Maintaining a legacy of excellence in student life

When Tom McEvoy, former director of housing, departed almost two years ago, students lost one of their most valuable allies in the administration. Although McEvoy was technically employed by Buildings and Grounds (B&G), he tirelessly advocated for improvements in students’ social lives and their living quarters. Jean Thorndike, director of campus safety, worked alongside McEvoy, and added her own energy and expertise to social planning groups and residential life committees. The McEvoy-Thorndike team provided students with staff in both Security and B&G who were willing to work with students to improve campus life at Williams. When McEvoy left, Thorndike was left to fill the void on her own. She expanded her role, helped All Campus Entertainment (ACE), working on the House Coordinator system and assuming responsibility for many aspects of social life at Williams. Indeed, Thorndike’s institutional knowledge of social life at Williams and her strong desire to help reform and improve the system made her an invaluable asset to ACE’s founders and those organizing the House Coordinator system.

Thus, when the College announced it was seeking candidates for a newly formed director of residential and student life position, Thorndike applied, seemingly an obvious candidate for the position. Somewhat surprisingly, Doug Bazuin was chosen instead. Bazuin comes from Union College, where he worked for McEvoy in his capacity as the dean of residential life and campus life. Besides having an exceptional resume, Bazuin is obviously familiar with Williams from the time he has spent with McEvoy. Without a doubt he is perfectly qualified and will potentially be a great asset to Williams.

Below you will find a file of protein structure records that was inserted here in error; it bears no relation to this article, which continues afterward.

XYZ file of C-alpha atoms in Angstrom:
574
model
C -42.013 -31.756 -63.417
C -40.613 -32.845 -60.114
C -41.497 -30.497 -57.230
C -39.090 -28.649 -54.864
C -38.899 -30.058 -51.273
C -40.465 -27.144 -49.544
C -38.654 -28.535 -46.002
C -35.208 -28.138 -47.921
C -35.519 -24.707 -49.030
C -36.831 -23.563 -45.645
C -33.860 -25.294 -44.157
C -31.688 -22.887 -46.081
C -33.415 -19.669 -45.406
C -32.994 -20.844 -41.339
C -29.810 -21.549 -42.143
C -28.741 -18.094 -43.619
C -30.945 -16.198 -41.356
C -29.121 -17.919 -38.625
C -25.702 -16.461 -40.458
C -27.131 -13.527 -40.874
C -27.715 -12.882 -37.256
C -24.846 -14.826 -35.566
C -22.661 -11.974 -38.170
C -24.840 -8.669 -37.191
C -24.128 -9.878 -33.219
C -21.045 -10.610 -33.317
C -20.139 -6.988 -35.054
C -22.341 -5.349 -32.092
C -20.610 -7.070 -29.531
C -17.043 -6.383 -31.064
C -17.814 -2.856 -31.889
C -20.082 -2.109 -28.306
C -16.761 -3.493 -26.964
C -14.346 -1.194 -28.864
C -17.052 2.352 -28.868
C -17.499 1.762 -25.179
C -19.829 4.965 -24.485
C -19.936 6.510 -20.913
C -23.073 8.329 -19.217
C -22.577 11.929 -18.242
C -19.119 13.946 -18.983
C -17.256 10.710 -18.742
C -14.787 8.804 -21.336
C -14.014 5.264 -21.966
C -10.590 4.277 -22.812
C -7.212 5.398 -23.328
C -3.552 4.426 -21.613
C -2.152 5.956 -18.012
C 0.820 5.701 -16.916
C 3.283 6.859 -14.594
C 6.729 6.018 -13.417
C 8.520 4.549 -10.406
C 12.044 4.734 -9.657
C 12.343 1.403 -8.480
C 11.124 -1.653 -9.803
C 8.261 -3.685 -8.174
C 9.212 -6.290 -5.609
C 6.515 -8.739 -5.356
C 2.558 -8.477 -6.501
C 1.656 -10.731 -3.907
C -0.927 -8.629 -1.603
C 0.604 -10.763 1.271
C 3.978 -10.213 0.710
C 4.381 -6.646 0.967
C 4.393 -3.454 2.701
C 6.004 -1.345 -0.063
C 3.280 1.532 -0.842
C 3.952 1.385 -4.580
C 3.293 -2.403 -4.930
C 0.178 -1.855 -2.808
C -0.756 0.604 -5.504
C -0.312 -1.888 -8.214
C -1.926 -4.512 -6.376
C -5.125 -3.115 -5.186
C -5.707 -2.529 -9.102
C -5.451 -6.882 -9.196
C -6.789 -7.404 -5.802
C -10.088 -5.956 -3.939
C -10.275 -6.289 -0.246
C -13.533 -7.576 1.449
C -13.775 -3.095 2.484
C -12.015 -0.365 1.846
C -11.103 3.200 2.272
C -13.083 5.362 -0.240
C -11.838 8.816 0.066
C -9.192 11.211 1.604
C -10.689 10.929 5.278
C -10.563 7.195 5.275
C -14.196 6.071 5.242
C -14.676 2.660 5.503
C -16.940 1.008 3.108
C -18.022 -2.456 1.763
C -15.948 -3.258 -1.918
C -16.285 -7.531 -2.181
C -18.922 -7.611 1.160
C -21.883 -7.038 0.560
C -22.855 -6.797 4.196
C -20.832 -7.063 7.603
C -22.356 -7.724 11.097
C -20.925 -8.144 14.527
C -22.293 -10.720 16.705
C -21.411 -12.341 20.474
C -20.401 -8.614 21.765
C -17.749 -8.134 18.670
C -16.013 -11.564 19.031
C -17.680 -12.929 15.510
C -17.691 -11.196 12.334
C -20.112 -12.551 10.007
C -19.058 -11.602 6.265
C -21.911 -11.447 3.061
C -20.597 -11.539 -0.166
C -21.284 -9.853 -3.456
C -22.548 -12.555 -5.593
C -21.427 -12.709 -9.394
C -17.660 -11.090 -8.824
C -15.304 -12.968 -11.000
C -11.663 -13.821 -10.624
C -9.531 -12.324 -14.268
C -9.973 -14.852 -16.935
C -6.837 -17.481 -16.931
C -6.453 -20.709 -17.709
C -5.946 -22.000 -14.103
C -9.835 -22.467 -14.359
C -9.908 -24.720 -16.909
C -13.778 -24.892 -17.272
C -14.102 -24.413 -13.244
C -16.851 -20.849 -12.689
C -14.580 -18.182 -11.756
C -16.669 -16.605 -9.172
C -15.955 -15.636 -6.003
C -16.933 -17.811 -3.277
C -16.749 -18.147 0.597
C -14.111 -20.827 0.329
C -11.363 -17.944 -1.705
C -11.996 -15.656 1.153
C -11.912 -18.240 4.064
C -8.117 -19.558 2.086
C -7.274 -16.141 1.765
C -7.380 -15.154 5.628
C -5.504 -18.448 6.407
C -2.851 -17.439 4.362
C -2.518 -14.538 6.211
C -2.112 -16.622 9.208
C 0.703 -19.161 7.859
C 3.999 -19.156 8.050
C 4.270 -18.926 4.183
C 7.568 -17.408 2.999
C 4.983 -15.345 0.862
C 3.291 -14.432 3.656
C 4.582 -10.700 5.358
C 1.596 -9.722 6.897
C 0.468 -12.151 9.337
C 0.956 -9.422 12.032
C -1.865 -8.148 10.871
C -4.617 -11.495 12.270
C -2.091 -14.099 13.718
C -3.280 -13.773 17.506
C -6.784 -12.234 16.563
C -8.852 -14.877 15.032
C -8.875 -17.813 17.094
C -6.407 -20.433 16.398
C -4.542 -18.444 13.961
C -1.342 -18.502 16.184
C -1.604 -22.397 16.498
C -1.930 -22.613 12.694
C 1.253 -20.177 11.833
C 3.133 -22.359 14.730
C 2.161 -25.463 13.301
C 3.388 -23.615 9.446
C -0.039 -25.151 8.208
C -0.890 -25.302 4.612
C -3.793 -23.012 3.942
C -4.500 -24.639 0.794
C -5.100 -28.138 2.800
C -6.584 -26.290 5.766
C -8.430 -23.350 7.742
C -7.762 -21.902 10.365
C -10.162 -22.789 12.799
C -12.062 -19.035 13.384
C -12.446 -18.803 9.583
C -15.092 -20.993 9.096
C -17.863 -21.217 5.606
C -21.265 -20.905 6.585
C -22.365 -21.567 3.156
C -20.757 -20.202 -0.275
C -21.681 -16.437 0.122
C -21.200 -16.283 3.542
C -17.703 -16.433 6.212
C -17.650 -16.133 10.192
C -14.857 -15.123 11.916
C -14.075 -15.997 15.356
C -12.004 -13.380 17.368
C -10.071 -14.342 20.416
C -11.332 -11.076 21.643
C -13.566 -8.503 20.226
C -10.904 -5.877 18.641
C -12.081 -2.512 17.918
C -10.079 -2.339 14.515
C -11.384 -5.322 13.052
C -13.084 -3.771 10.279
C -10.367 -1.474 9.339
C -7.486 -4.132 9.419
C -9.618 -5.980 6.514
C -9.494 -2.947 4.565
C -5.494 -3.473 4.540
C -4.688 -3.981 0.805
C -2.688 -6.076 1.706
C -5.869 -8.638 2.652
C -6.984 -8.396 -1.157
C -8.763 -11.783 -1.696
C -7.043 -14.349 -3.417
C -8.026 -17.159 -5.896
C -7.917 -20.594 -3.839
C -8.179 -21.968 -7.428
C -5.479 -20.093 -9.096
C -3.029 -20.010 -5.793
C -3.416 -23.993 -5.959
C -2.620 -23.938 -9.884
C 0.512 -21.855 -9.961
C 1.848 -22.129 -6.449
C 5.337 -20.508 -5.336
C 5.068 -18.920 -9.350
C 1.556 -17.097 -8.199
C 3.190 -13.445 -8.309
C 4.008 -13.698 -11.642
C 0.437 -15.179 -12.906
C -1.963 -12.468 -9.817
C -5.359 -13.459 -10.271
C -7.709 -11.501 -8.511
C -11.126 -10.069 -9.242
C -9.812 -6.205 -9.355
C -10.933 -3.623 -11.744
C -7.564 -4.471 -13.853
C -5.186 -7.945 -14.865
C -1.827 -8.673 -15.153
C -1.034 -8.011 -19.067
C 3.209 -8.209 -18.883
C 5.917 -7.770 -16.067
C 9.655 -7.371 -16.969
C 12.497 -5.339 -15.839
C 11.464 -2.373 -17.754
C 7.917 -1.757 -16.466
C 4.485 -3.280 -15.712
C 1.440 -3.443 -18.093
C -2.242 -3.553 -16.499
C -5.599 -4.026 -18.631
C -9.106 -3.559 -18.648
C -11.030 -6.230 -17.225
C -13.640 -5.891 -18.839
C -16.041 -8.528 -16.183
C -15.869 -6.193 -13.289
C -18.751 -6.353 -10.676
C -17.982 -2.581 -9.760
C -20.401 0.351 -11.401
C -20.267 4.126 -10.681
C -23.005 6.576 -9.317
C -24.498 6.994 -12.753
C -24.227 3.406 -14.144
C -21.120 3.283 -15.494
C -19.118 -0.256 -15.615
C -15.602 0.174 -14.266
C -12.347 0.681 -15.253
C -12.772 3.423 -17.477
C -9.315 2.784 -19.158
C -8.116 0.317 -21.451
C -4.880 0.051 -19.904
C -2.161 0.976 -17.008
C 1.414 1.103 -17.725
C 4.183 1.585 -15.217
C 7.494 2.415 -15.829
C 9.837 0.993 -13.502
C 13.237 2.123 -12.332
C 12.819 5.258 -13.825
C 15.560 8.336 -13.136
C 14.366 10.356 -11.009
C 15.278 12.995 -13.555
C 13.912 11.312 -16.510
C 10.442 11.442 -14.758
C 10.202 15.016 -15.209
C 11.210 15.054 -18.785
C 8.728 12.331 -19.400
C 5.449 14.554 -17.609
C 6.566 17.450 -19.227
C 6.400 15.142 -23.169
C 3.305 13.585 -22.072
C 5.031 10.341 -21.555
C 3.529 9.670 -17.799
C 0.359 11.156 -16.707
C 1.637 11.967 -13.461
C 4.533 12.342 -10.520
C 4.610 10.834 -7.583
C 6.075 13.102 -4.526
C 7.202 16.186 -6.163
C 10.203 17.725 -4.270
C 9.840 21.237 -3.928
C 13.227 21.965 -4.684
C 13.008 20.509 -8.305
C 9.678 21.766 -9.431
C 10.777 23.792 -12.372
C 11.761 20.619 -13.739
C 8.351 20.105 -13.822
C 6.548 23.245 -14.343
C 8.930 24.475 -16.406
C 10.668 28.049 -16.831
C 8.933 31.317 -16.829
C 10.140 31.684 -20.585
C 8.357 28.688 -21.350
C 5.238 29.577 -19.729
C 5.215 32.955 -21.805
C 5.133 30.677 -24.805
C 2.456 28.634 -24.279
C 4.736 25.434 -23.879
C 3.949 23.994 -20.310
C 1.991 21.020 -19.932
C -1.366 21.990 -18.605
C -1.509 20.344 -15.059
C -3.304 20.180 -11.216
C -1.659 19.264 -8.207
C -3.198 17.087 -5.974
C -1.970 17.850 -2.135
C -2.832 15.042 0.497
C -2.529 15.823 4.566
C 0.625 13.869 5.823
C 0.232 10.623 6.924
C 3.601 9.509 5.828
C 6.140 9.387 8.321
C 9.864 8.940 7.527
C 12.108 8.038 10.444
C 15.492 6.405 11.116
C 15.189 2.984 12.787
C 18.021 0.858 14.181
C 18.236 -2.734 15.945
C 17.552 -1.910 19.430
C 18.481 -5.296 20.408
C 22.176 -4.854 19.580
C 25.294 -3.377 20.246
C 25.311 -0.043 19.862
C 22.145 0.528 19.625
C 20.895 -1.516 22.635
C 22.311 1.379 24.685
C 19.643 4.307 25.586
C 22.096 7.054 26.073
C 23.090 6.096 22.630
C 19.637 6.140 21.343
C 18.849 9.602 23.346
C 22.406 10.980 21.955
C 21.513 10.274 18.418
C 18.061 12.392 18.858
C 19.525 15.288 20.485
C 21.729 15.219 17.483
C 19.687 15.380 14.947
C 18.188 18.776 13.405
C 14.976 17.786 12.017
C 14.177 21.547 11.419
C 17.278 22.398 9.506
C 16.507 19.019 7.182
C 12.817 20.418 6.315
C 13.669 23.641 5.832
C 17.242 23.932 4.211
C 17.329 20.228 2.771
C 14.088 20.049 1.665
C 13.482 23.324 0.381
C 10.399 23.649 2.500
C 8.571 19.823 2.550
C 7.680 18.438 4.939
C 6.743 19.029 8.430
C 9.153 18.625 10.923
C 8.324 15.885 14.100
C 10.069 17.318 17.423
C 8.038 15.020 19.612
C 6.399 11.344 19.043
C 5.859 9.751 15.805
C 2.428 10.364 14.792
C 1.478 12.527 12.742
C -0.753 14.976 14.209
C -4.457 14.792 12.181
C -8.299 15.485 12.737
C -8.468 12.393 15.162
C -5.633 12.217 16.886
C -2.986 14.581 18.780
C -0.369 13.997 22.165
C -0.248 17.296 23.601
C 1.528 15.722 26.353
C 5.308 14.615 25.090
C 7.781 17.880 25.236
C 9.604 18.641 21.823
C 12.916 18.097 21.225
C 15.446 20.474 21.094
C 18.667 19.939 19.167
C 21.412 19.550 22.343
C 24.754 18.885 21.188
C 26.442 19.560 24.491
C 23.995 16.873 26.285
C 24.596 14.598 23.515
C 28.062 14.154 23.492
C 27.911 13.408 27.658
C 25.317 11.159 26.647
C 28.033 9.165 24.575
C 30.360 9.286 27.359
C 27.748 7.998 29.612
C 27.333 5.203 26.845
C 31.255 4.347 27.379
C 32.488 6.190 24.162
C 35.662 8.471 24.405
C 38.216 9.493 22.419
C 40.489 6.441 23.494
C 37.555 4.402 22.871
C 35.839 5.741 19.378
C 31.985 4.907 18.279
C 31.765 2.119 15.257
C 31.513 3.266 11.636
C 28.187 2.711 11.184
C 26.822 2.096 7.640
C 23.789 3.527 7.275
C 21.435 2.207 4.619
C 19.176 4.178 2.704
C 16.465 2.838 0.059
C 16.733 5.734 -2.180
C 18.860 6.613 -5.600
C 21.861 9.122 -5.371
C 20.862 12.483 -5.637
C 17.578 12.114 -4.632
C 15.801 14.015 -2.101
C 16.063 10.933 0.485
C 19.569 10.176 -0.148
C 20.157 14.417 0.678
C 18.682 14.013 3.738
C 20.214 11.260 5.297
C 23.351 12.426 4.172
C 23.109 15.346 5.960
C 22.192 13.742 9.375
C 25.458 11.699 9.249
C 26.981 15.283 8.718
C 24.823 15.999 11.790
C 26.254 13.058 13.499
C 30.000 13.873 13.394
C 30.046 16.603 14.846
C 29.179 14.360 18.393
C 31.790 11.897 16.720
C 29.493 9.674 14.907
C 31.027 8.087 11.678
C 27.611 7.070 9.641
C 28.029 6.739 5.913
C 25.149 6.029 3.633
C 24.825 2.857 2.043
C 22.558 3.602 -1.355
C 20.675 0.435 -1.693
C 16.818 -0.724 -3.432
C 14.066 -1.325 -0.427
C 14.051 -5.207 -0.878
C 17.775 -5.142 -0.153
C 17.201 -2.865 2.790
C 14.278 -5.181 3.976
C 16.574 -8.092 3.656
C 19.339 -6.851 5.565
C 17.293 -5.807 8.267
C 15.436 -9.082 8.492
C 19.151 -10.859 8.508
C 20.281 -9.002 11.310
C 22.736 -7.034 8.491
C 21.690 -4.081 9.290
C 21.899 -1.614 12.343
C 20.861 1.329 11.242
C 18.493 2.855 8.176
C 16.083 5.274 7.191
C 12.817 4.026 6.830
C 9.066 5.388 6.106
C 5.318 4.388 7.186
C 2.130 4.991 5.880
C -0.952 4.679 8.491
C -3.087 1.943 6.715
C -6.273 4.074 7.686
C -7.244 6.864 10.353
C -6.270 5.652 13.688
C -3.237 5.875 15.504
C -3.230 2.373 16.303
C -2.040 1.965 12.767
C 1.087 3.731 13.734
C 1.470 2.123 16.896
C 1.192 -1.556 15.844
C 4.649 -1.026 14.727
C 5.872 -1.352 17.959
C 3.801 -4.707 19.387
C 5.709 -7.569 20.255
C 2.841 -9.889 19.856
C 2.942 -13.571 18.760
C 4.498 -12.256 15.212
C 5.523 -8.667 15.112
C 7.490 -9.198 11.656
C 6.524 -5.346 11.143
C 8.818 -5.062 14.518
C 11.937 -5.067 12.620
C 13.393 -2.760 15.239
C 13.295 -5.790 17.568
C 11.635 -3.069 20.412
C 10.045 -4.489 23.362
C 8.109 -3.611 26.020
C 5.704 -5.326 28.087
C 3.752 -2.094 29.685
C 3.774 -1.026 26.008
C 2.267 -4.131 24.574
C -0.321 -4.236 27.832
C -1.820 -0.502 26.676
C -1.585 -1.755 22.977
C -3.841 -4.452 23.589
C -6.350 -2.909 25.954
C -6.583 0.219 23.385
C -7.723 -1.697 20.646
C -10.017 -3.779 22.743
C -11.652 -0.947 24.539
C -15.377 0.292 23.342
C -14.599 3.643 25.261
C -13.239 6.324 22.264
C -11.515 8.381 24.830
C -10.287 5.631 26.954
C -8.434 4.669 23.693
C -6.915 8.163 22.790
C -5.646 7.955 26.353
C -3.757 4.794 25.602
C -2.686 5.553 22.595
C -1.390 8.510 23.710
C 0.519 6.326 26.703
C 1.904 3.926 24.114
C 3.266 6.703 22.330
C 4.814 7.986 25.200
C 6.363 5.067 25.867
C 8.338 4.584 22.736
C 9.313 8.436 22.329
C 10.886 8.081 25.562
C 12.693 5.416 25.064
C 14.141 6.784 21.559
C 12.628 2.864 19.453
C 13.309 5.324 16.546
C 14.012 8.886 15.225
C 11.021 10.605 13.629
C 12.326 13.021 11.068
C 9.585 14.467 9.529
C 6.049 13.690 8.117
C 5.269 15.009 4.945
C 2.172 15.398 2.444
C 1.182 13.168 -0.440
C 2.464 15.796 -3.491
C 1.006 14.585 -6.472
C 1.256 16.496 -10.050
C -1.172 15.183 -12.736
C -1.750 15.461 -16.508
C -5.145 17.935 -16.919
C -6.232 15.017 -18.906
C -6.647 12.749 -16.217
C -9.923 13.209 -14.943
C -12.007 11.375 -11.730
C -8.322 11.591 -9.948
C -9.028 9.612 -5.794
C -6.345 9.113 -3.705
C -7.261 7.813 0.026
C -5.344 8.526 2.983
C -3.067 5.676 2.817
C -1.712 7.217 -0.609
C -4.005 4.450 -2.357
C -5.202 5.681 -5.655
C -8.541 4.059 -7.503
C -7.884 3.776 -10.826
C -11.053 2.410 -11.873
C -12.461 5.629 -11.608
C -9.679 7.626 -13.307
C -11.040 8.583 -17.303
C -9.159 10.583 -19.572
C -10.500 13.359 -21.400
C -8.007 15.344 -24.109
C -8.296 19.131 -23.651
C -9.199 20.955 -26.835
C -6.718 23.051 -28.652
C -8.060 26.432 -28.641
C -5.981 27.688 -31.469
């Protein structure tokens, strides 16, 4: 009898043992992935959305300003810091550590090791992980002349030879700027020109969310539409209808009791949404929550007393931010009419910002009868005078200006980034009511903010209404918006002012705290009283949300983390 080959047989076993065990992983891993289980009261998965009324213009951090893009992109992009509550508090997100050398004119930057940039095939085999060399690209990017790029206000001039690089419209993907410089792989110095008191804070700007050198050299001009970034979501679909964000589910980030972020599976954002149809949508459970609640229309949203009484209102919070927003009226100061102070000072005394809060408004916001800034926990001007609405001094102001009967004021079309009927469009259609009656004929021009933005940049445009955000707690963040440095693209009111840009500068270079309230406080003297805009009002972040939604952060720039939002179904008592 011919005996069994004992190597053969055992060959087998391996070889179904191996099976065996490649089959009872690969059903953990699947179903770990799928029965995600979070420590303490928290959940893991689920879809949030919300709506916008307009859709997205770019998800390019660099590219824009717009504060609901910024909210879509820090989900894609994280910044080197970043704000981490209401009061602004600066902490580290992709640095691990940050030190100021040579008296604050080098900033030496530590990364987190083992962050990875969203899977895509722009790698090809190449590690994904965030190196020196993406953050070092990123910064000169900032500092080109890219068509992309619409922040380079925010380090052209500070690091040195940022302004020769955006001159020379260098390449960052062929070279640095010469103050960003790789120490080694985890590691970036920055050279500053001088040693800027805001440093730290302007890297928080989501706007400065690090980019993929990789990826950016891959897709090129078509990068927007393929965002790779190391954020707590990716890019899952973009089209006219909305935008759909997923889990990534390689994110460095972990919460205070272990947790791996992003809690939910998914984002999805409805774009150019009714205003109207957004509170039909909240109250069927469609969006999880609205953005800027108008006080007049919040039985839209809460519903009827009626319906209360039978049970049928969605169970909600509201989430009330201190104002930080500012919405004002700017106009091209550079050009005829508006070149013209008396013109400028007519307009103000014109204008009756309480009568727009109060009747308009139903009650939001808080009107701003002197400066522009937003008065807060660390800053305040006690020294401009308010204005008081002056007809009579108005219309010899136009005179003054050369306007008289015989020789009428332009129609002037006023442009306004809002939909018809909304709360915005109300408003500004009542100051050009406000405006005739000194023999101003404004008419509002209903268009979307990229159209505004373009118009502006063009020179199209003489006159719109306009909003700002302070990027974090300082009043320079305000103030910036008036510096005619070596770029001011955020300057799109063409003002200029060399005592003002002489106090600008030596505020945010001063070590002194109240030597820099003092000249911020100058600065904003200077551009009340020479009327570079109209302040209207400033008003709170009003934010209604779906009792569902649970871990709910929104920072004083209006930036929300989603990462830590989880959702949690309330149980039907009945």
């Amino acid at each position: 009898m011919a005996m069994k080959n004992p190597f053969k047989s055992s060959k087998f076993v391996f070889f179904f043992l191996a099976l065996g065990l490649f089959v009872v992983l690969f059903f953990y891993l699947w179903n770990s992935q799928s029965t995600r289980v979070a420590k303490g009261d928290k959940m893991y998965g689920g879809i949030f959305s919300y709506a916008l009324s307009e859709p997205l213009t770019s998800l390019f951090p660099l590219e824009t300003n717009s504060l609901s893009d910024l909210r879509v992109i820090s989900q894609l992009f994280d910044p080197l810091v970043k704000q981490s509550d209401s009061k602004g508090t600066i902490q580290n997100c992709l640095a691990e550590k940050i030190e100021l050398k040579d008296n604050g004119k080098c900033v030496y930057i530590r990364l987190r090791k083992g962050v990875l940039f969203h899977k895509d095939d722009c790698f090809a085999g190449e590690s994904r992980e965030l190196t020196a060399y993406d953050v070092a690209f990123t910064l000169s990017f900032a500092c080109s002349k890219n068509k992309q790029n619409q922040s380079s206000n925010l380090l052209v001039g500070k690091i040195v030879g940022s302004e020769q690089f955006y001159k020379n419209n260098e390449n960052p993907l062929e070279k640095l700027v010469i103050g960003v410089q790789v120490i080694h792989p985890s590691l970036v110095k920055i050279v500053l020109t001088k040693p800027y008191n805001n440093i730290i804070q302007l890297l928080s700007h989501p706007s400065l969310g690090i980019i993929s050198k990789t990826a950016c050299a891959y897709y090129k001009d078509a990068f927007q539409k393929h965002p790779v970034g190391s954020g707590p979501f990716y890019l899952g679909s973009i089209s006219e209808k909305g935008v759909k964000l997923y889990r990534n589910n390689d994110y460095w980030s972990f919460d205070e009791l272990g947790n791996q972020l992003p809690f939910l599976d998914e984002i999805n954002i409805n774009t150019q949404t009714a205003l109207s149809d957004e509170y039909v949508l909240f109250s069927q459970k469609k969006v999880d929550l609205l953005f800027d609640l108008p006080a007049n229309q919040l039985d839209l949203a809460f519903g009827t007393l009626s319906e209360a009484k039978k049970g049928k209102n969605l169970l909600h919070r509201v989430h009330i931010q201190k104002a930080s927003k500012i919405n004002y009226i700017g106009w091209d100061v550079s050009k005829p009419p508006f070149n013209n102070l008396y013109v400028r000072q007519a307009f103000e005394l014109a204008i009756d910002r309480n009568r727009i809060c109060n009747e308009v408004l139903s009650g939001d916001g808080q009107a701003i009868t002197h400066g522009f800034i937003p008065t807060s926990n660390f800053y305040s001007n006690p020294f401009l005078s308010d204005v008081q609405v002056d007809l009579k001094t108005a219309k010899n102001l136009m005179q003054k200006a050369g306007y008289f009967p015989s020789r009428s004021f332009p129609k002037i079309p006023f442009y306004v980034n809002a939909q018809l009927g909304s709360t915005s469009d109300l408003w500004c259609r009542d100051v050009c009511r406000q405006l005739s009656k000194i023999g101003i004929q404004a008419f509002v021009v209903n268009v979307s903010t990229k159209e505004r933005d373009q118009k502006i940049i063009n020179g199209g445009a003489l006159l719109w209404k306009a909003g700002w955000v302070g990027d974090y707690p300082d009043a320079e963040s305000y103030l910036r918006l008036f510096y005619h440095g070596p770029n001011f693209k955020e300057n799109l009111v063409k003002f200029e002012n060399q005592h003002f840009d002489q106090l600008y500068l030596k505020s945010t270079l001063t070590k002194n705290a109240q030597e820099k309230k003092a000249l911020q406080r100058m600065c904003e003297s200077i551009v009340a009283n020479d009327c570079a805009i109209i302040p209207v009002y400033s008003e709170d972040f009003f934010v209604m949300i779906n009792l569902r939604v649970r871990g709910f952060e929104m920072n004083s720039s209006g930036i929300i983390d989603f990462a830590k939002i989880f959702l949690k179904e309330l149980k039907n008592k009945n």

However, picking someone who is new to the College places pressure on the administration and Bazuin to prove the correct choice was made. Campus life has changed dramatically in the past two years with the CUL’s residential life recommendations and, perhaps more importantly, the consolidation of social planning into the ACE organization and the creation of a legitimate House Coordinator system. Students are used to a lot of freedom at Williams – a fact that Bazuin has already recognized – but they also need allies within the administration who understand the B&G bureaucracy, who can address student housing concerns and who can help students achieve the reforms they want. Hopefully, Bazuin is a fast learner who is willing to tackle these important and sometimes complex issues.

Students should feel optimistic about the coming year; the College has finally created and filled an administrative position to address residential life. It has retained an invaluable resource in Thorndike, and added a promising young administrator in Bazuin. Thorndike’s return to a full time role at Security will certainly benefit that department and return it to full staffing. Bazuin’s appointment and Thorndike’s continuing commitment to Williams mean a new team has been formed to help the College and its students for many years to come.